Attention guys, gals, and nonbinary pals, today I am here to settle once and for all the least heated (pun intended) debate in the beverage world: iced vs cold-brewed coffee.
You’ve seen it everywhere; plastered on the sandwich boards in front of your local Starbucks, on the cute hipster cans in the grocery store beverage aisle, and even Dutch Bros. (an AZ favorite) is advertising the trendy caffeinated beverage we know as cold brew. They sell it like a whole new drink, it’s supposed to be smoother and less acidic and it’s even rumored to have more caffeine.
It’s also worth noting that you can cold brew tea and it turns out great! If you haven’t tried making it yourself yet, the way you cold brew something is by using cold or room temperature water and letting it sit for a long time, usually around 20-24 hours, then you filter out whatever it was you were steeping and serve it over ice. This is different from traditional iced beverages which are brewed double strong and poured warm or hot over ice to dilute them and cool them down.
Personally, I am a beverage fiend. Serve it hot, serve it cold, as long as it’s not served with sugar it’s perfect for me. I’ve tried cold brews and iced coffees and teas individually, but it never occurred to me to really find out which one I should be drinking. That is, until yesterday. I started to ask myself, is cold brew worth the hype? Is there something to be said for a classic iced coffee or tea? Only one way to find out!
Then came the experimenting. I pulled out my French press and a clean mason jar and I got to work. For the coffee, I used Starbucks’ Pike Place roast, and for the tea I used The Republic of Tea’s Mango Ceylon black tea. I started the cold brews a day early; I brewed the French press coffee just like normal except with cool water straight from the tap instead of boiling. I did the same with the tea: twenty-four ounces of filtered water and three tea bags. After I took some before photos, I sent them to the fridge to brew overnight.
As soon as I got home from school I pulled out the cold brews and started working on the iced. Without even tasting them I could say that the cold brews both looked very aesthetically pleasing in their soft colors and respective frosty containers. There was already a pot of coffee, courtesy of my mom, so I brewed the tea according to the instructions on the jar: eight ounces of hot water and two tea bags which you then pour over ice.
The ice melted super quickly for the tea, a little less quickly for the coffee, and I just managed to get a picture before it was taste test time. I had a couple trusted advisors (i.e. my mom and sister) taste the drinks with me, and we came to a bit of an impasse.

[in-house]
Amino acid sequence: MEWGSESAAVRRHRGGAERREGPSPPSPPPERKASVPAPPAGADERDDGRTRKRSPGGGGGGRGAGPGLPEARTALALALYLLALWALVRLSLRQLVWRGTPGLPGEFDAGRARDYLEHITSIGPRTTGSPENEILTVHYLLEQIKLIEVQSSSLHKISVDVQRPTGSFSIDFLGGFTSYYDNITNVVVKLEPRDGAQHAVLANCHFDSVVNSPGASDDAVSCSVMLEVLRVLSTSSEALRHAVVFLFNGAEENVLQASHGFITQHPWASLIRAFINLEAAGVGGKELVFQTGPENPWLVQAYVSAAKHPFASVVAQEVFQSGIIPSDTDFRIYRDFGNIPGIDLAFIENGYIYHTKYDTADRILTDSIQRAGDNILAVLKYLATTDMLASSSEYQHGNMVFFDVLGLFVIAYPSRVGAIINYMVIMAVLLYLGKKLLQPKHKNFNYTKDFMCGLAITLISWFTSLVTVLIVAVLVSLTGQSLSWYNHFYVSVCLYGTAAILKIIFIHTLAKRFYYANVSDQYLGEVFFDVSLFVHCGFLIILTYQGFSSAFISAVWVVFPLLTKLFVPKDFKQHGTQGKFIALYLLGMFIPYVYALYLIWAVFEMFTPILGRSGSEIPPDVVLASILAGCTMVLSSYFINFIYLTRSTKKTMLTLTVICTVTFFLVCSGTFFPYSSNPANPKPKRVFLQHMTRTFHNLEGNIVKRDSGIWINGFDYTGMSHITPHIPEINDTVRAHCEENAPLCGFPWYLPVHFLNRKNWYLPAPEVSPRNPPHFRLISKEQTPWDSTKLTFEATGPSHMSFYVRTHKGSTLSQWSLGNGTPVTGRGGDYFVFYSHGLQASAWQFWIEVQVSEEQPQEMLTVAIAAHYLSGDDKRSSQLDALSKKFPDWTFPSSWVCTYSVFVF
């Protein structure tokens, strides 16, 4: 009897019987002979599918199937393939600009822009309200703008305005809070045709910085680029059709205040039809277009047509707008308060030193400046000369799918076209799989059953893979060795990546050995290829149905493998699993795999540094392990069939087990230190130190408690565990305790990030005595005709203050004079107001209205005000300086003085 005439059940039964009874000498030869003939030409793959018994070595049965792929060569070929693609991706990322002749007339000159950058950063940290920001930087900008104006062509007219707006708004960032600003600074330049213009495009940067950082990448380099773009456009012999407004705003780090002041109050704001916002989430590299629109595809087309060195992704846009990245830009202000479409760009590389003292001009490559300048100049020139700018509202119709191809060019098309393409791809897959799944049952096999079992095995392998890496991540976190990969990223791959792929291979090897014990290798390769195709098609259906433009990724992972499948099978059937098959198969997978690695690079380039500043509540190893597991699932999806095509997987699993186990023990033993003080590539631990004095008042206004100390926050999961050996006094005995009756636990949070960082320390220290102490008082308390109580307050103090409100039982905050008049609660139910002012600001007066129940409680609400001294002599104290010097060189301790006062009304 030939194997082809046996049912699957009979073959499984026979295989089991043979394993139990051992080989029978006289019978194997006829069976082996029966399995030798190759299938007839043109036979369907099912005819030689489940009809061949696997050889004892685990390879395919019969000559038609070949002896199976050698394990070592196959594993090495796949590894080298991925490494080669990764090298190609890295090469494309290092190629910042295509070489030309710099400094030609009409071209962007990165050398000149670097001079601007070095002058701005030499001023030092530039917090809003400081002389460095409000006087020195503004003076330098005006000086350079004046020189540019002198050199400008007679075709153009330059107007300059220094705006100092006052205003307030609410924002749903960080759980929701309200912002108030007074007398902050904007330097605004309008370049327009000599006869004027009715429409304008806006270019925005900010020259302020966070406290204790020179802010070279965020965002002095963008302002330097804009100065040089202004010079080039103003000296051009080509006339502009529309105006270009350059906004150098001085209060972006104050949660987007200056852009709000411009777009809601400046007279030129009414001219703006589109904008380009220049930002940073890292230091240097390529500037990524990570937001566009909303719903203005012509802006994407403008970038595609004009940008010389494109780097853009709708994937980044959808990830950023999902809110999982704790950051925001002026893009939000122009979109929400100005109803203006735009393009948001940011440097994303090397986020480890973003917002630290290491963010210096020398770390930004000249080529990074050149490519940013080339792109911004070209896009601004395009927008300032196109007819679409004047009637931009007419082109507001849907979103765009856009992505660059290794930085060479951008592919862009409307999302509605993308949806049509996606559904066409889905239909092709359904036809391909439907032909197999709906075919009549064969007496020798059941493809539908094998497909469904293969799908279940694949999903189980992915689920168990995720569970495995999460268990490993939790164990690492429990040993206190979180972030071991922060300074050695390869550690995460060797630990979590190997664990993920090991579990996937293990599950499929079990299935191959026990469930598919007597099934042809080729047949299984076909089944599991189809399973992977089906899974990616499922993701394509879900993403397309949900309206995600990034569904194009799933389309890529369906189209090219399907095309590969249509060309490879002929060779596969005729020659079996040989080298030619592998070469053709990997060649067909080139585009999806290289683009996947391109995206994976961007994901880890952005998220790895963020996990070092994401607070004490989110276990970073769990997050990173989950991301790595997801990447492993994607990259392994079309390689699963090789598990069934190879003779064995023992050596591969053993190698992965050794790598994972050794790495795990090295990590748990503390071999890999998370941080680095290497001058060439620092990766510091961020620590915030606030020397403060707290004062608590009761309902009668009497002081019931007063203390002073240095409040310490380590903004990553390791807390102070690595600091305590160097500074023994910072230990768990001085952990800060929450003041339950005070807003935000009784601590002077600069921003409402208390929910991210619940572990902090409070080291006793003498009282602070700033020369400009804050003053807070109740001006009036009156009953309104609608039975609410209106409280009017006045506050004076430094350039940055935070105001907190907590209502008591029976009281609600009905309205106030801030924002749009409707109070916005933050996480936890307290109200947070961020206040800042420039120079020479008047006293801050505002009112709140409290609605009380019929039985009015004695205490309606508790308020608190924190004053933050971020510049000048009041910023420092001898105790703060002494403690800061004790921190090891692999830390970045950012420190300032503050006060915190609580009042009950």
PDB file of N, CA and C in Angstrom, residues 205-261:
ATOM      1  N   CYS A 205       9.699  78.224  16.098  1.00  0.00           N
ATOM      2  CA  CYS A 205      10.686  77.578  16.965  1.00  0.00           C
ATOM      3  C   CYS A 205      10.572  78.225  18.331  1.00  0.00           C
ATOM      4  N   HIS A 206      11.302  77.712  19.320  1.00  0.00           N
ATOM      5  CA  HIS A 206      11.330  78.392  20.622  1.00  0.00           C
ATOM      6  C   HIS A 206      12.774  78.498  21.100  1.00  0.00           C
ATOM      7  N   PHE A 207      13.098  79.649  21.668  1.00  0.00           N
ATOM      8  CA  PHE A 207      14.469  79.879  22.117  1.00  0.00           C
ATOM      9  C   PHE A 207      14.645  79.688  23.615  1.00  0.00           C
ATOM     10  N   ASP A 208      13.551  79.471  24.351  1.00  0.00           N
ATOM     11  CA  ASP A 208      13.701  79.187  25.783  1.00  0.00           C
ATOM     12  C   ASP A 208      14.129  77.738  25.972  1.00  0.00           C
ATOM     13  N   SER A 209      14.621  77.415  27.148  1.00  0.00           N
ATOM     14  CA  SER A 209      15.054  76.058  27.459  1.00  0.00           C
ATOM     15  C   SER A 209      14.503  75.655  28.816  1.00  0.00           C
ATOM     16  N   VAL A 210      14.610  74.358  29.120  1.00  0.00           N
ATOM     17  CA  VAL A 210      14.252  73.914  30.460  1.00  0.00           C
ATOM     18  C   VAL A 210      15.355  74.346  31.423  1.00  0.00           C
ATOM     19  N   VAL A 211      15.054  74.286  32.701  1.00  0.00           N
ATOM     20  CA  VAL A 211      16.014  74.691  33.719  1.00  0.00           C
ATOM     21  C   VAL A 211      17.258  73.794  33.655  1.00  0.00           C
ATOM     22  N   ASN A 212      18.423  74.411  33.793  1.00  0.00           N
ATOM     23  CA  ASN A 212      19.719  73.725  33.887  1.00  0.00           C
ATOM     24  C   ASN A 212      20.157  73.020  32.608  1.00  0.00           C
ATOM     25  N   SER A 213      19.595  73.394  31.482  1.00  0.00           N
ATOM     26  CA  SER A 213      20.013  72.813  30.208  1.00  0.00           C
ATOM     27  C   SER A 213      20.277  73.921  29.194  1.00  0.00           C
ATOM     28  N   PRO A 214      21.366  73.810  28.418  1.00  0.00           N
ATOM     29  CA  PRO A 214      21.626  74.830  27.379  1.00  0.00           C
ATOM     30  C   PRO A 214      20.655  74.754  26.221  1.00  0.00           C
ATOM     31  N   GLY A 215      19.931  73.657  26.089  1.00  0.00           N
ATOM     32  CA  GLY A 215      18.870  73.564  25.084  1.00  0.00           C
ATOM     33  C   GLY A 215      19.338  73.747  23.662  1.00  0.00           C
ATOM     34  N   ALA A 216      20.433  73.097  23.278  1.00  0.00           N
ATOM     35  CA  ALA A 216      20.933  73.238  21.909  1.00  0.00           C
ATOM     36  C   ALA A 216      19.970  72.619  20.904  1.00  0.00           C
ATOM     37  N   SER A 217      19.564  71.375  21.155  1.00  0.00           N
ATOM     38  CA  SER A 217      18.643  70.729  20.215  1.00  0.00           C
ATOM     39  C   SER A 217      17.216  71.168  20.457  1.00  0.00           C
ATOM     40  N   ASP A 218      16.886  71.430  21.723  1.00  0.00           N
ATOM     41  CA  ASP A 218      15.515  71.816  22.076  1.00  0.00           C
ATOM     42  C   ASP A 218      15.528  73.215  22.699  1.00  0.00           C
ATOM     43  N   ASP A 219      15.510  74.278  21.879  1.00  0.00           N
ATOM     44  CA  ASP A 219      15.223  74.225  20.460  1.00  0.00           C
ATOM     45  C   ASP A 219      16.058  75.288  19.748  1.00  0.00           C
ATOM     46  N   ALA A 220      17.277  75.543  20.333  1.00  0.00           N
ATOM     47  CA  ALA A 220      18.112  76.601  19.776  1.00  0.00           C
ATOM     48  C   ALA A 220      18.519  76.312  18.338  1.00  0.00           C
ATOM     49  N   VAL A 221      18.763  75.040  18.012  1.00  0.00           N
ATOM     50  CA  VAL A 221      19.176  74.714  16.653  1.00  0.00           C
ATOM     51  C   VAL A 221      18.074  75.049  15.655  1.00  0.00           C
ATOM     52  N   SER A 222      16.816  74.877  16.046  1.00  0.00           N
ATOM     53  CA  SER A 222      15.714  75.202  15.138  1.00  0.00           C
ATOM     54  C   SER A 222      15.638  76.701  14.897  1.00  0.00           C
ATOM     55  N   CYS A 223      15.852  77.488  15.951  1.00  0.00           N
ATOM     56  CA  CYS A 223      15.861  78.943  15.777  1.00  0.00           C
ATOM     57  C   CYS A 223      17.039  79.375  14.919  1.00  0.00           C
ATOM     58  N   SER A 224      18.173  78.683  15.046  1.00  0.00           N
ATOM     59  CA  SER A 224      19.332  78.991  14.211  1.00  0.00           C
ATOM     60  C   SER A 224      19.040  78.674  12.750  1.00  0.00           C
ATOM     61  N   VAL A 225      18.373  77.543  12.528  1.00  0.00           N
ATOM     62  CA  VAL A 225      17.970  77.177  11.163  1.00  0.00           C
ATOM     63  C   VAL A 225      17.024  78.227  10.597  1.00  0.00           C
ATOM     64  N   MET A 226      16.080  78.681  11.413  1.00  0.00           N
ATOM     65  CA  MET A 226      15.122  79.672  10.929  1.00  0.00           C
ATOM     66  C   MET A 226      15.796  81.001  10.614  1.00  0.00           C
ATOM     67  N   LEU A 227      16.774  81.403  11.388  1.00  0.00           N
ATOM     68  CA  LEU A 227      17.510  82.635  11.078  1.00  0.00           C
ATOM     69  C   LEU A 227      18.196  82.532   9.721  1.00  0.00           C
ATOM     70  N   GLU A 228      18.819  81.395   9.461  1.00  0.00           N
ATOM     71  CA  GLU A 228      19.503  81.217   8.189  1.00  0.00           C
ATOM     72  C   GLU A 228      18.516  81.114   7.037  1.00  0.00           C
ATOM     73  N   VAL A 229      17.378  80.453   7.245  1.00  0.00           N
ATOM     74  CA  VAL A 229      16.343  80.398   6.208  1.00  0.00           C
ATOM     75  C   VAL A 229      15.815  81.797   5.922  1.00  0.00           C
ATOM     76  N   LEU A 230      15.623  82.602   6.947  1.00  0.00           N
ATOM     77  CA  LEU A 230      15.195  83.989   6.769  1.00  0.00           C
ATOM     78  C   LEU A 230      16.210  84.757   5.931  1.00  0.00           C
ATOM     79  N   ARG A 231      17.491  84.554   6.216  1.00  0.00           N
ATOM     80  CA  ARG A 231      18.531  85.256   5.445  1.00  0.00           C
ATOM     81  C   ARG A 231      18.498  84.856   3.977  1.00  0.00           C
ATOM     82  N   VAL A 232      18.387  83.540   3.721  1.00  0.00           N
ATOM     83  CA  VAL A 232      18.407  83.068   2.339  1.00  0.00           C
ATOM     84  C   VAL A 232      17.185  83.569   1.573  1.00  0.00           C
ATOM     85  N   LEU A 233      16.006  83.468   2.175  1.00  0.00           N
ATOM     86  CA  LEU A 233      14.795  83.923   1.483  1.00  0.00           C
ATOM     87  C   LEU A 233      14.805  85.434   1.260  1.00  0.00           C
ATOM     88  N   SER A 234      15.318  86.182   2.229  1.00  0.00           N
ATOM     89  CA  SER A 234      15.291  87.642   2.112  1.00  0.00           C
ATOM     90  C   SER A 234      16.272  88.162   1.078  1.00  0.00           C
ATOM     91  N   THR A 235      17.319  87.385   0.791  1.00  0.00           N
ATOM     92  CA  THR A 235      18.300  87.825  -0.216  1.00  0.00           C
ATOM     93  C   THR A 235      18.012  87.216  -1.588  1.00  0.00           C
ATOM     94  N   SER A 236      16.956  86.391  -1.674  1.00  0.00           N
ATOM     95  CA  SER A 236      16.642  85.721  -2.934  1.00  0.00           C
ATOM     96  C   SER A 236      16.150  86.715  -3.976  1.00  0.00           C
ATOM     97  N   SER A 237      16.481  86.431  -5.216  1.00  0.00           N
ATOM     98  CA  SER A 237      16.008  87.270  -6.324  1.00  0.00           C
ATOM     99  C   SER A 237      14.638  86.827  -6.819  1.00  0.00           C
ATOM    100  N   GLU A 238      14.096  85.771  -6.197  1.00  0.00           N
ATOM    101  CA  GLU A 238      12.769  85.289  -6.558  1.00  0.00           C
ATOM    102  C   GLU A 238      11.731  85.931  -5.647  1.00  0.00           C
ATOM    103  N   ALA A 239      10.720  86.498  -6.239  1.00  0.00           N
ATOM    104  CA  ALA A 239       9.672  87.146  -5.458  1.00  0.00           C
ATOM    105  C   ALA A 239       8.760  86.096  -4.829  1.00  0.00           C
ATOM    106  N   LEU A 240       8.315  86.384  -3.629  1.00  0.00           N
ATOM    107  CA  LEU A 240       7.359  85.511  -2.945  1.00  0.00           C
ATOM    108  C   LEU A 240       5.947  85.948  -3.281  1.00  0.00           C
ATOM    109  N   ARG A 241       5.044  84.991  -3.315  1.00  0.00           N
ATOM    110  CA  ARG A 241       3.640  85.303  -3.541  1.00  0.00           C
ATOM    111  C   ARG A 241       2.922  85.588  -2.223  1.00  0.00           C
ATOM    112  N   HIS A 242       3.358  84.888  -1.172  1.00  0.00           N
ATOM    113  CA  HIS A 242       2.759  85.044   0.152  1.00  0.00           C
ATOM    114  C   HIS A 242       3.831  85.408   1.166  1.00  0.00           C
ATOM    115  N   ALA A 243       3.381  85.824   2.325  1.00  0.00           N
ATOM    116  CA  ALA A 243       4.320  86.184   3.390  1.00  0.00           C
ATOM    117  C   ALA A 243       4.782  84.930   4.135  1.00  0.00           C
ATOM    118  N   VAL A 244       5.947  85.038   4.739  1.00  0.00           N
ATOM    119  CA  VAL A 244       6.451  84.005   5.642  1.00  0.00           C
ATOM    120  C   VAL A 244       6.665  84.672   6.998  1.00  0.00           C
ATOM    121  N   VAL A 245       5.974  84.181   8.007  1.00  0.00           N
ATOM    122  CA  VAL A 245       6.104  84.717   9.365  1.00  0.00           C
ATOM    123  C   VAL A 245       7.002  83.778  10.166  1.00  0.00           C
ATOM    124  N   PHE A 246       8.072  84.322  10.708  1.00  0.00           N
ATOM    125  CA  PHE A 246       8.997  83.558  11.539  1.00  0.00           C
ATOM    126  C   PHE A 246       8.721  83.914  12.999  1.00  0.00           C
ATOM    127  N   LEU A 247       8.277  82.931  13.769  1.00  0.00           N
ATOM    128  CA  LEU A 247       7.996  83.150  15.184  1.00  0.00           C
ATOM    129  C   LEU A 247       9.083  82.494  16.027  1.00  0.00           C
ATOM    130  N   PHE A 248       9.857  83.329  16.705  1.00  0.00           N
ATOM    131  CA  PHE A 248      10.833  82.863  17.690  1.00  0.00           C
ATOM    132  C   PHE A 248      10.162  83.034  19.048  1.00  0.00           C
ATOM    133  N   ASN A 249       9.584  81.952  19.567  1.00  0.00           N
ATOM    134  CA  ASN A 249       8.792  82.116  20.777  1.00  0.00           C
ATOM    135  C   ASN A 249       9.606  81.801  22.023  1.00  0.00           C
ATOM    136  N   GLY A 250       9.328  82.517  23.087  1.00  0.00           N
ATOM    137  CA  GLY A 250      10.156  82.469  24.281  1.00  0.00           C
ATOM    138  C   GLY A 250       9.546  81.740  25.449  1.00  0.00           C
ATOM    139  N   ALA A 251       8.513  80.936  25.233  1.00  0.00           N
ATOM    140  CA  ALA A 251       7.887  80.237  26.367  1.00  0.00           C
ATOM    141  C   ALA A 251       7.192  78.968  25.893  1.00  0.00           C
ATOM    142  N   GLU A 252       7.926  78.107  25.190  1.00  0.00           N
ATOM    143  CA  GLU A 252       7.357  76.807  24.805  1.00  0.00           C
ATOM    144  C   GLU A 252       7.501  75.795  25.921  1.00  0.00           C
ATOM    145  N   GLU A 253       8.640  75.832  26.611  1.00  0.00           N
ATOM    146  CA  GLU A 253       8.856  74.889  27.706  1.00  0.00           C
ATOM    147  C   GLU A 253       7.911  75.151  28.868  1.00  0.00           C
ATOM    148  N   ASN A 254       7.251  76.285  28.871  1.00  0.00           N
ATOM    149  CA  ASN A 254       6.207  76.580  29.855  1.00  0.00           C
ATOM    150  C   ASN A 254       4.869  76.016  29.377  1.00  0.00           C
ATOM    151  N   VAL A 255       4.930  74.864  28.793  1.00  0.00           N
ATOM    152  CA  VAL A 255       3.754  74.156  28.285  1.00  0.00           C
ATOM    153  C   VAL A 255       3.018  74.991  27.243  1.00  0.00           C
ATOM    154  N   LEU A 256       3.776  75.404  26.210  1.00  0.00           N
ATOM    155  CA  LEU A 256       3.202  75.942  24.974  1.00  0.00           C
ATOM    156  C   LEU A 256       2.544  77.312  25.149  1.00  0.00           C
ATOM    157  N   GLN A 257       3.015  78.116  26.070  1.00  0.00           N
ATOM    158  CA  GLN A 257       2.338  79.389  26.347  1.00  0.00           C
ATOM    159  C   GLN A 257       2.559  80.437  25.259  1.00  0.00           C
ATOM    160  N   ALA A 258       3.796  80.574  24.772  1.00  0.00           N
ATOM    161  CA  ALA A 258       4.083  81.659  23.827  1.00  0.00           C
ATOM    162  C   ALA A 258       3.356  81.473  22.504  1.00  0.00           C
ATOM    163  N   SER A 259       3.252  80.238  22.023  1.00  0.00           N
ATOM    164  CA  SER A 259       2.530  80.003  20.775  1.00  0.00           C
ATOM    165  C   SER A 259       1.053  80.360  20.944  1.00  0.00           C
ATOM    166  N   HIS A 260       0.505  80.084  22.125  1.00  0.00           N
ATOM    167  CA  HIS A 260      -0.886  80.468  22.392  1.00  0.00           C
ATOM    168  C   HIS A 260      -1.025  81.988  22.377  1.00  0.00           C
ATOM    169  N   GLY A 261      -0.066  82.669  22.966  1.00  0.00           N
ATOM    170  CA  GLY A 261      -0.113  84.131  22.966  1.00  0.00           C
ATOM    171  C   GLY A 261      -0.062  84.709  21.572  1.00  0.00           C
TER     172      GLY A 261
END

For tea, it’s no question, cold brew all the way! The iced tea tasted weak and watery and wasn’t cold or refreshing enough, whereas the cold brewed tea was not only a gorgeous golden mango color, but also had a solid but delicate flavor and a refreshing frostiness that made it incredibly easy to drink. This particular tea had sunflower blossoms included with the black tea and mango flavorings, and only in the cold brew were the floral notes able to shine through in the taste.
Coffee was a different issue altogether. The first taste of the iced coffee tasted exactly like coffee – only cold. The first taste of the cold brew tasted like every other cold brew I’ve ever had: a little bitter, a little flat, a little lacking. The second sip of the iced coffee tasted a little flatter than the first, but I still have to say that it was overall more enjoyable than the cold brew.
My mom agreed with me on the coffee issue, but my sister didn’t. She preferred the cold brew. I have no idea why, but my hypothesis is that since my mom and I like our coffee black, we preferred the stronger coffee taste of the iced coffee while my sister, who’s a cream-and-sugar person, liked the more gently steeped cold brew.
This is just a hypothesis, though. Don’t take my word for it, try it for yourself! Hopefully you’ll be able to find your new favorite beverage and be more confident in your coffee shop orders – or save yourself some money and do it yourself!